During the break Dean revealed he'd taken lessons from Dave some years ago and it showed inasmuch as, despite their differing styles they were, nevertheless, very compatible.
The second round - sorry, I mean set - opened with the ever delightful Alice in Wonderland followed by a rolling stock blues boogie. Was it Pinetop, Meade Lux, Johnson or Yancey? No, it was John Clayton's Blues For Stephanie - it rocked the room.
Like Someone in Love, four handed stride on Tea For Two, My Romance (or was it Here's That Rainy Day?) had Dave not only flying solo but also pressing the guitar button on the Clavinova to the effect that by closing your eyes he really was playing guitar!
On Green Dolphin St and some fun with Rhythm changes then it was all over.
Or was it?
Of course it wasn't!
An audience member stood up and shouted (she really did) "Play Misty For me!"
Well even though Clint Eastwood wasn't around they did.
A fitting end to a rather wonderful day.
Lance.

11 comments :

stevebfc said...

Such as shame that two such gifted musicians couldn't find a tune less than 50 years old to play.

Lance said...

Thank goodness two such gifted musicians didn't find a tune less than 50 years old to play!

Anonymous said...

Ha - take that!

stevebfc said...

Not keen on that band either although Robbie has penned a couple of decent numbers

Bill Harper said...

Being domiciled in France, I obviously didn't catch the two piano concert at the Globe but I am amazed that anyone could find fault with the programme which was certainly taken from that treasure trove, the GREAT AMERICAN SONG BOOK. There were tens of thousands of beautifully constructed songs written during this period (1920--50) which allow inventive jazz musicians to improvise in a harmonic or modal fashion. Any pianist worth his salt will have hundreds of these firmly implanted in his head, to be produced & reconstructed at the drop of a hat. I am not familiar with Dean's work but I do know that Dave is a great devotee of TGASB, as I once had to do an unrehearsed two piano set with him at the Bude JF which was great fun, although I was hanging on to his coat tails most of the time but Hey, who isn't? I have always felt that a concert of this nature should contain material that the audience, in the main, will recognise & to avoid including obscure or one's own pretentious compositions. Obviously Dave & Dean didn't think that anything from outside of the TGAB was worthy of inclusion in their programme & who am I to argue with that? In any case it would allow them to select their proramme with virtually little or no rehearsal needed. Anyway how do you find good songs since the 60s as the art of good song writing died with the advent of Rock & Roll & Andrew Lloyd Webber.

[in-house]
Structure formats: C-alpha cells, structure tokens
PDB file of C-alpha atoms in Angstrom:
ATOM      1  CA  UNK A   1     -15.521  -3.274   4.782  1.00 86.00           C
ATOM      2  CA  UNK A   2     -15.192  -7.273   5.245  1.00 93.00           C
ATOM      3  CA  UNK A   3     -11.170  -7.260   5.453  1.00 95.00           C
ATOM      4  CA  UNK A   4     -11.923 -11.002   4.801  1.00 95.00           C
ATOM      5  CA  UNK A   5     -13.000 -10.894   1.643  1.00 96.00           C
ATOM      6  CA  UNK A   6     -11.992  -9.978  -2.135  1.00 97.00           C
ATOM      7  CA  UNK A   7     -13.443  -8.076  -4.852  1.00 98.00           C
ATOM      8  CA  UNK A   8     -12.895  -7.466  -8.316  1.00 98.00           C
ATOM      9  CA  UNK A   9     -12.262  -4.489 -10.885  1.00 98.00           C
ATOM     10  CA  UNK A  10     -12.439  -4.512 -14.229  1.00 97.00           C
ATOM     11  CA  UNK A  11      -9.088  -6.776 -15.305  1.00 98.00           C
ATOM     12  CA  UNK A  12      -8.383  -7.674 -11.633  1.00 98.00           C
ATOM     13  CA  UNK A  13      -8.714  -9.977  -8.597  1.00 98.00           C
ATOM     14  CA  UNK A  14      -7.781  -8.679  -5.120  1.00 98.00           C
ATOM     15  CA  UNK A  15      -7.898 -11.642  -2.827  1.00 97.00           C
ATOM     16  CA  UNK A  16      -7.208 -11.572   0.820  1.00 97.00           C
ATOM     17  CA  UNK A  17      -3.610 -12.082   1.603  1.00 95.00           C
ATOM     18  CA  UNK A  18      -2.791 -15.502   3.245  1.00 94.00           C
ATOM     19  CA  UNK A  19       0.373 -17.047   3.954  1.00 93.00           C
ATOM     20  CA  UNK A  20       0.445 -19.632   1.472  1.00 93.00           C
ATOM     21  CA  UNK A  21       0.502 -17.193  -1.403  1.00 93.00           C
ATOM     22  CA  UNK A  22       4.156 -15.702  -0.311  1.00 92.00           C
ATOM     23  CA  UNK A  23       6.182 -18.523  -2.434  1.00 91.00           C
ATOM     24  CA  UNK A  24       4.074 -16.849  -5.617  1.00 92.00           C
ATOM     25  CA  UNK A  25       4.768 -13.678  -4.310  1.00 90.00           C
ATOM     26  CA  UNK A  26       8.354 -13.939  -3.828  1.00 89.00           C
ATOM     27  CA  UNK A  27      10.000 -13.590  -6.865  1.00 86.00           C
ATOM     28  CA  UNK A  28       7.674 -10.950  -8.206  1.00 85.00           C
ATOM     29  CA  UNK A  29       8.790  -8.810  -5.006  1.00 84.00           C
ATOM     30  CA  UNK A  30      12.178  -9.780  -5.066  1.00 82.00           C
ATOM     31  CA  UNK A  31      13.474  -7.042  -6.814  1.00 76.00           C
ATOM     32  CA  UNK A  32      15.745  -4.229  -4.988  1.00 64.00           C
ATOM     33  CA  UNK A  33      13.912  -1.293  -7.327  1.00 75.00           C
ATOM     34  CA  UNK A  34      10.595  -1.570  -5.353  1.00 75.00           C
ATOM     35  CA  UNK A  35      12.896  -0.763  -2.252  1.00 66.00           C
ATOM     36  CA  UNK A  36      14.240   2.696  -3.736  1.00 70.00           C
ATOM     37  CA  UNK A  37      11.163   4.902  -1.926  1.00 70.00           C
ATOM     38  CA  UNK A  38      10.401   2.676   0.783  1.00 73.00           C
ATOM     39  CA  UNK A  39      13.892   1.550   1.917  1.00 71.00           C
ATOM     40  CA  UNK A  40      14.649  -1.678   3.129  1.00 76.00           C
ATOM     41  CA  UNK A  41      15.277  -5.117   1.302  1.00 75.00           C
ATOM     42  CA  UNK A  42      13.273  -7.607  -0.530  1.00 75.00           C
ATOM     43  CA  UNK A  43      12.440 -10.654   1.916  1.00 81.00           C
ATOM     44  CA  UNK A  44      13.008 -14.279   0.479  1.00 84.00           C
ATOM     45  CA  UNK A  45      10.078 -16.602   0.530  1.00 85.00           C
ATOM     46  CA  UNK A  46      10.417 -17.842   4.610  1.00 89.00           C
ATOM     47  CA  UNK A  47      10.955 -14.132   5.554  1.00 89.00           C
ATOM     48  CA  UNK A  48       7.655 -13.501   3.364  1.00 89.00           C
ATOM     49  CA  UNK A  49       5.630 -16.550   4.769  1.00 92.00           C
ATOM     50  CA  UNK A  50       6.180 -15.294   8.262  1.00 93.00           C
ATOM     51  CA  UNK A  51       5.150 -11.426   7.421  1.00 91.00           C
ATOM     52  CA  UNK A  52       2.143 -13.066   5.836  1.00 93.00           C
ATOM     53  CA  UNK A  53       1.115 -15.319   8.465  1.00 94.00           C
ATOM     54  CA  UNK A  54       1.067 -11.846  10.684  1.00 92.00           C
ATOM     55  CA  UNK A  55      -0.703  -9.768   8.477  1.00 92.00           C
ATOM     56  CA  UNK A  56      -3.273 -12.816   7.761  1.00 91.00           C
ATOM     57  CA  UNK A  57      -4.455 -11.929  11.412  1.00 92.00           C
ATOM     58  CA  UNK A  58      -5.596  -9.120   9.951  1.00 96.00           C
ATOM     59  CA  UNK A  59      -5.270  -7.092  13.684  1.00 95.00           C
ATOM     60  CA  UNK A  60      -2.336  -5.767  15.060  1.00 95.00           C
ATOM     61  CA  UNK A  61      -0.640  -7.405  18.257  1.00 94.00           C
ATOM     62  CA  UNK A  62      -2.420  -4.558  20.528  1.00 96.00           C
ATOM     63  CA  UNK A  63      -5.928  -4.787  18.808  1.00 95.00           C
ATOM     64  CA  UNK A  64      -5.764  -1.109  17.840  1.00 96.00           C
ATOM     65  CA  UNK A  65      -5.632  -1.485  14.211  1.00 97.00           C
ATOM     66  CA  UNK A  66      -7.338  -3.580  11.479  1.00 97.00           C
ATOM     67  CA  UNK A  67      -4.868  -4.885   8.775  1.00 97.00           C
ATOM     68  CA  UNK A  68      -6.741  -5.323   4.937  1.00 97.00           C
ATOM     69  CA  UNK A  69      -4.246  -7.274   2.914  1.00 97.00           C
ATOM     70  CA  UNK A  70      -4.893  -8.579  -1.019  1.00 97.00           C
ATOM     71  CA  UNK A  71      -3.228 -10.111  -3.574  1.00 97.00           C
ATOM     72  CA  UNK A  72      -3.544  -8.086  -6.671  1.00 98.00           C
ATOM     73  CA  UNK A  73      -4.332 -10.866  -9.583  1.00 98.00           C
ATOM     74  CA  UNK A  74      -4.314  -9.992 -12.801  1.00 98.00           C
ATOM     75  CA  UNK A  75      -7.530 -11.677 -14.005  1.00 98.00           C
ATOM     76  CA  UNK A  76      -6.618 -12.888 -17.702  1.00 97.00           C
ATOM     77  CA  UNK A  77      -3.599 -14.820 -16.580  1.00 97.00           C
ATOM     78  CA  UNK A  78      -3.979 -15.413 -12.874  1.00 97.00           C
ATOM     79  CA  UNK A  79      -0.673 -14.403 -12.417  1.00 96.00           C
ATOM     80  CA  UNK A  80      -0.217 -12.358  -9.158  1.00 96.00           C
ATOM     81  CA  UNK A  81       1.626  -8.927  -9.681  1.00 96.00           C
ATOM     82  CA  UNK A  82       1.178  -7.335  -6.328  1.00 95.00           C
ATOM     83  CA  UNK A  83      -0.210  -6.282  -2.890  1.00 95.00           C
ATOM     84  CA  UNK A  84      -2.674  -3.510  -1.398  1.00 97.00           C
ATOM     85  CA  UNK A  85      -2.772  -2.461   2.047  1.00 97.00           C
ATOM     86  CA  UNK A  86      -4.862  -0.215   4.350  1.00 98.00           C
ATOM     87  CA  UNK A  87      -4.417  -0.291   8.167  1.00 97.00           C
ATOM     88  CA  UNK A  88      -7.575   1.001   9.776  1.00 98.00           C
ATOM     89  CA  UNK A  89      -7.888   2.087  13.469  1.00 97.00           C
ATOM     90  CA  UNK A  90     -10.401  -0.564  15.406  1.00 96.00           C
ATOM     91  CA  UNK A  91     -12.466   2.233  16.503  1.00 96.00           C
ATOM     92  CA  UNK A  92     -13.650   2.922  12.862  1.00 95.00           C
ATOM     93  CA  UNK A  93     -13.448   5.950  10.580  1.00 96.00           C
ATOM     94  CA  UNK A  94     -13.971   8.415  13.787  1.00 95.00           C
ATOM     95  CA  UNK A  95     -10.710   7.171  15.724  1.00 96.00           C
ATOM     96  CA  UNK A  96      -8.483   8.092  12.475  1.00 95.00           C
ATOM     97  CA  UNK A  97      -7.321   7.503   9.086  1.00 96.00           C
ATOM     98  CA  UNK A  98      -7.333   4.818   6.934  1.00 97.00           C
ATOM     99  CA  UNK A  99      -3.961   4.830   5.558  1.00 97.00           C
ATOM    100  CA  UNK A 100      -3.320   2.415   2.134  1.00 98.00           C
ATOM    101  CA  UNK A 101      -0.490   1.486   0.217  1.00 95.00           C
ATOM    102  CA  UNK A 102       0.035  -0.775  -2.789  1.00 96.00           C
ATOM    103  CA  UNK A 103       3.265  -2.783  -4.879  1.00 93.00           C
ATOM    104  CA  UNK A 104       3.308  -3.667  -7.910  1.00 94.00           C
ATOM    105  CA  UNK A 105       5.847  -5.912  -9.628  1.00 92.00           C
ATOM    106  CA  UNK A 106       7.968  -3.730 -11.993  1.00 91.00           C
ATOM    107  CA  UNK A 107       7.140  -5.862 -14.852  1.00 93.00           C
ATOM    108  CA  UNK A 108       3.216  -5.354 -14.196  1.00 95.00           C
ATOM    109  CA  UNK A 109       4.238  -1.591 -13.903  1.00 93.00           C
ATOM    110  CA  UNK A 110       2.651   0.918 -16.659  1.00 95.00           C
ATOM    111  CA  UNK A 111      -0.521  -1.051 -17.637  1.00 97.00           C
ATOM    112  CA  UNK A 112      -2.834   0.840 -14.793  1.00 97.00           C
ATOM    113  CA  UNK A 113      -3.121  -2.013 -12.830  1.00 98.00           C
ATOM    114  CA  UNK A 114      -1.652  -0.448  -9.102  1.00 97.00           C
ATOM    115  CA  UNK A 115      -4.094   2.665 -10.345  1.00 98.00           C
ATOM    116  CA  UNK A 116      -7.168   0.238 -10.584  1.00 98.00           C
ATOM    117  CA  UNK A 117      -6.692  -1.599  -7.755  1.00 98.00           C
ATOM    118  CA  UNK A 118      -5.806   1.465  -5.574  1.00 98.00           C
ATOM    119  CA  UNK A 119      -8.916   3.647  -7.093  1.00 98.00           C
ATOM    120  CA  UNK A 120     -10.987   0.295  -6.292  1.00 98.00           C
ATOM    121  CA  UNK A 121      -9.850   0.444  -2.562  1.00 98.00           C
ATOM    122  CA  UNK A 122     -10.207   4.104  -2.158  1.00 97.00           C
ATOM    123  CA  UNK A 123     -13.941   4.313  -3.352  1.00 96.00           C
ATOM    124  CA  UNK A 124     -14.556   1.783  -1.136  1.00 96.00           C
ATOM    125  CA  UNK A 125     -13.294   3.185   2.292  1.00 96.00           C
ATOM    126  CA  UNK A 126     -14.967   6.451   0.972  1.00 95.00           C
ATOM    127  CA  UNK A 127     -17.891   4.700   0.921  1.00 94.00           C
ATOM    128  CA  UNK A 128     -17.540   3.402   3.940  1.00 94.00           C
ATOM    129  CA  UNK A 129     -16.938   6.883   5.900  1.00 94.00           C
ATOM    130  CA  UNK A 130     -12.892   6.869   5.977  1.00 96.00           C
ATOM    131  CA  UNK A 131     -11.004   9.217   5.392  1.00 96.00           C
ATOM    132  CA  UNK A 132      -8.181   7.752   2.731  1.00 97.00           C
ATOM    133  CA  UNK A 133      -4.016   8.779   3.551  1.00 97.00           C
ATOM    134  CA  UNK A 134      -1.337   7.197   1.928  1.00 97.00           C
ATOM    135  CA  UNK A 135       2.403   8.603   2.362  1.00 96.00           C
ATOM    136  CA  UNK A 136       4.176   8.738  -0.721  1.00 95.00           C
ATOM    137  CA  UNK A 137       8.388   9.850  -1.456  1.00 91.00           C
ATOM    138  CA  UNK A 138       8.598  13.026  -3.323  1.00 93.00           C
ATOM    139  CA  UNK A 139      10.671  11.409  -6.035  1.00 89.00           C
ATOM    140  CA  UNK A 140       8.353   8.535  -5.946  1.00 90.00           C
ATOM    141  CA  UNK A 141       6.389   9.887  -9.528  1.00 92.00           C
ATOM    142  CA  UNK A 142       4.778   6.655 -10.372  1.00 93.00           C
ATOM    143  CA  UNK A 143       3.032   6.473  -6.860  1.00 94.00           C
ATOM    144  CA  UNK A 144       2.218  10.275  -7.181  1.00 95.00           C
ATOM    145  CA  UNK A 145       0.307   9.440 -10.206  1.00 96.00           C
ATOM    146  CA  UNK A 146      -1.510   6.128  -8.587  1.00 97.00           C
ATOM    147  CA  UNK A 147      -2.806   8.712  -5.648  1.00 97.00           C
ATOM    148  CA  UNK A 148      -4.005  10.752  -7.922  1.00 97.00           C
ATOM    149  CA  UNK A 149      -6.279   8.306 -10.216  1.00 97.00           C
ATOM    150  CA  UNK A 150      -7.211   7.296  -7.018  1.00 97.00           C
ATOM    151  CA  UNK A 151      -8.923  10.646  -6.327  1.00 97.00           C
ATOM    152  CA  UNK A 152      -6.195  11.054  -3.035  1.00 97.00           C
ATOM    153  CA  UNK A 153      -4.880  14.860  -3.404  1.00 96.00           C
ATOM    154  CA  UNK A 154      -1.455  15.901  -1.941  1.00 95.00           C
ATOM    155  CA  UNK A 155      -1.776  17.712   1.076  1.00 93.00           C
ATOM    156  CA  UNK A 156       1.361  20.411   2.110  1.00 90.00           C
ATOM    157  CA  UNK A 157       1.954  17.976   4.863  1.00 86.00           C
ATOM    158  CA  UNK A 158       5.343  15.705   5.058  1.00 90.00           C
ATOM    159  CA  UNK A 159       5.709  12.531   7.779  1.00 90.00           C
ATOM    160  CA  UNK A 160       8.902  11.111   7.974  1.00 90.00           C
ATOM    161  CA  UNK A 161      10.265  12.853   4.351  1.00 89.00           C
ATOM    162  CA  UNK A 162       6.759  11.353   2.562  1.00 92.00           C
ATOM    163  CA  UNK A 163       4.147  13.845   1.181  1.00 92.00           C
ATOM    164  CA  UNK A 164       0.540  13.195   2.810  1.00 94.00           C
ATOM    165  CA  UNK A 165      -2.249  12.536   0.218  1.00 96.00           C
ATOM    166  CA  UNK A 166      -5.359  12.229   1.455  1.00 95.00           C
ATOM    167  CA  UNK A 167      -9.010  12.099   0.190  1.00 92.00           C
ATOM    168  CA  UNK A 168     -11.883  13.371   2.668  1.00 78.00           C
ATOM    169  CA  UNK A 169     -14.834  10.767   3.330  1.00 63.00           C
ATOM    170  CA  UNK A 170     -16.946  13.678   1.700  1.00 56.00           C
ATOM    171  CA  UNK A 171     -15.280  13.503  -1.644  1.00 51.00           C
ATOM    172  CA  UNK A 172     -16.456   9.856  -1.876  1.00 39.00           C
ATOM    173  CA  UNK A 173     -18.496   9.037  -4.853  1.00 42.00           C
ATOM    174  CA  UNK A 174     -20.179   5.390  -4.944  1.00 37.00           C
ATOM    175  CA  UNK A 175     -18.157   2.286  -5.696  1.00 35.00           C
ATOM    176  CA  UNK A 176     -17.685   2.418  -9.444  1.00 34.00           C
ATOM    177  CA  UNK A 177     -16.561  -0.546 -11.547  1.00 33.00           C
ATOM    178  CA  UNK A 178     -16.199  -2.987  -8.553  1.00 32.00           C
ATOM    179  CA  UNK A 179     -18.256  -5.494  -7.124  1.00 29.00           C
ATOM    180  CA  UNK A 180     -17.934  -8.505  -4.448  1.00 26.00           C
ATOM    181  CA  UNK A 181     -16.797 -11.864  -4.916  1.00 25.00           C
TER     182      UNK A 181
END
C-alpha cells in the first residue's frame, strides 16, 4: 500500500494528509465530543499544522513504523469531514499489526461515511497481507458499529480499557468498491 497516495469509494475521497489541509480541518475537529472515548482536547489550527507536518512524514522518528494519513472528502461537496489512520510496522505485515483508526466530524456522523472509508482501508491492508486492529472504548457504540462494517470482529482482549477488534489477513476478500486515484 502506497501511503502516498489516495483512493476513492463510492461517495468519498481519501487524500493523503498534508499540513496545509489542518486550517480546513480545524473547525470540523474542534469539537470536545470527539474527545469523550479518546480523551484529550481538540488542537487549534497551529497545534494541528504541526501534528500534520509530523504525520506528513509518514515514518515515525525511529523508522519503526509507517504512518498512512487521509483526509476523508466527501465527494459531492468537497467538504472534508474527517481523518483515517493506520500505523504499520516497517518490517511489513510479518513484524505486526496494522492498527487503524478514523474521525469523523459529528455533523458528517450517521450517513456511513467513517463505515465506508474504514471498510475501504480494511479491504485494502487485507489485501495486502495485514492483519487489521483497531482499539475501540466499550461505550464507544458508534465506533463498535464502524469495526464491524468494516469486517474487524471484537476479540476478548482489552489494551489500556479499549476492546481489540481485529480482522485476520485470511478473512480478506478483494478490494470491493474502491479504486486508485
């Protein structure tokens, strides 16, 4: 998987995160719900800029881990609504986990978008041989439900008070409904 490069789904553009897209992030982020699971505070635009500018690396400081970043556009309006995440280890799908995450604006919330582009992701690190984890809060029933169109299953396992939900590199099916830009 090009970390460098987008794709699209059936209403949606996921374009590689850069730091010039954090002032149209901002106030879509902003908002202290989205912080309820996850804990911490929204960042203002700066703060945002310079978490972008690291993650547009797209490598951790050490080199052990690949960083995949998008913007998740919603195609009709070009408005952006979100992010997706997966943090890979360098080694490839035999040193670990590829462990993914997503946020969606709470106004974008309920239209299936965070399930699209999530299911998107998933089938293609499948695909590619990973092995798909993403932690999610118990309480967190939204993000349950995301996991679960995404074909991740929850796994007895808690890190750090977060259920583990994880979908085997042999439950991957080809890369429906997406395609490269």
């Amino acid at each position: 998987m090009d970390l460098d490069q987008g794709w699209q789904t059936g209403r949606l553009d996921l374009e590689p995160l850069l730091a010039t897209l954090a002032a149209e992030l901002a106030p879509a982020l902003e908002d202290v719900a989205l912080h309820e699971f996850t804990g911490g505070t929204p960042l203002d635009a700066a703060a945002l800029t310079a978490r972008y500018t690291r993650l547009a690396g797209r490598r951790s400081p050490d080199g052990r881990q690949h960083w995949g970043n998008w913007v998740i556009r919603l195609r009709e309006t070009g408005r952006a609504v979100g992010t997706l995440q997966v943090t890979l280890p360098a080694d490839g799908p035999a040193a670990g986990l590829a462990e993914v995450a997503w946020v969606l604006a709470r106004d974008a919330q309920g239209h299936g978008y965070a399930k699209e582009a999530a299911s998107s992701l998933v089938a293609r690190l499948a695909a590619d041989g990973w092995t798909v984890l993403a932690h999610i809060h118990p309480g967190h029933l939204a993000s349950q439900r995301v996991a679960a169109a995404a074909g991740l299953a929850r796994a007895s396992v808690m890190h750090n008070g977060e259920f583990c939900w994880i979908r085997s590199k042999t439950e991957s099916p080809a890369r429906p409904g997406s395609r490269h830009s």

Lance said...

My sentiments exactly Bill - Long Live the GASbook!

stevebfc said...

I am amazed that someone who didn't actually attend the concert can pass comment on it's content given that you can't possibly now how the pieces were actually perfomed(as it happened they were performed with great panache) if you honestly think that there has been no decent original music composed since 1960 then with all due respect you opinion is meaningless. I have no problem with standards especially if performed in a creative and original way but as a jazz fan I particularly enjoy the new and unexpected. Having said that the vast majority of the audience seem to agree with you - so what do I know?

eric mckenzie Stutt said...

Well said Bill .

JC said...

Explaining recently why he had decided to do an album of Great American Songbook numbers associated with Frank Sinatra, Bob Dylan said: 'I don't see myself as covering these songs in anyway. They've been covered enough. Buried, as a matter of a fact. What me and my band are basically doing is uncovering them. Lifting them out of the grave and bringing them into the light of day.'

Liz said...

Buried! never! and as for lifting them out of the grave, sorry Bob Dylan, they have never been out of the light of day, and yes I agree with Bill Harper, there has been no good song writing since the 60's. Lloyd Webber's stuff is repetitive and boring. GASbook will live forever, recorded by all the greats, and appreciated by anyone who understands a wonderful lyric and arrangement

Lance said...

Proof of the gasbook's durability lies in the number of artists who approach, shall we say The September of Their Years? suddenly discover the legacy of music they have chosen to ignore in their glory days - it's akin to seeking "the grey vote". Dylan may well be sincere - I have yet to hear the album - just as, I'm sure, Rod Stewart, Robbie Williams, Westlife and others were before him but...
Tony Bennett summed it [the sixties] up when he said, "All of a sudden you had to write your own songs as if Kern and Porter weren't good enough!"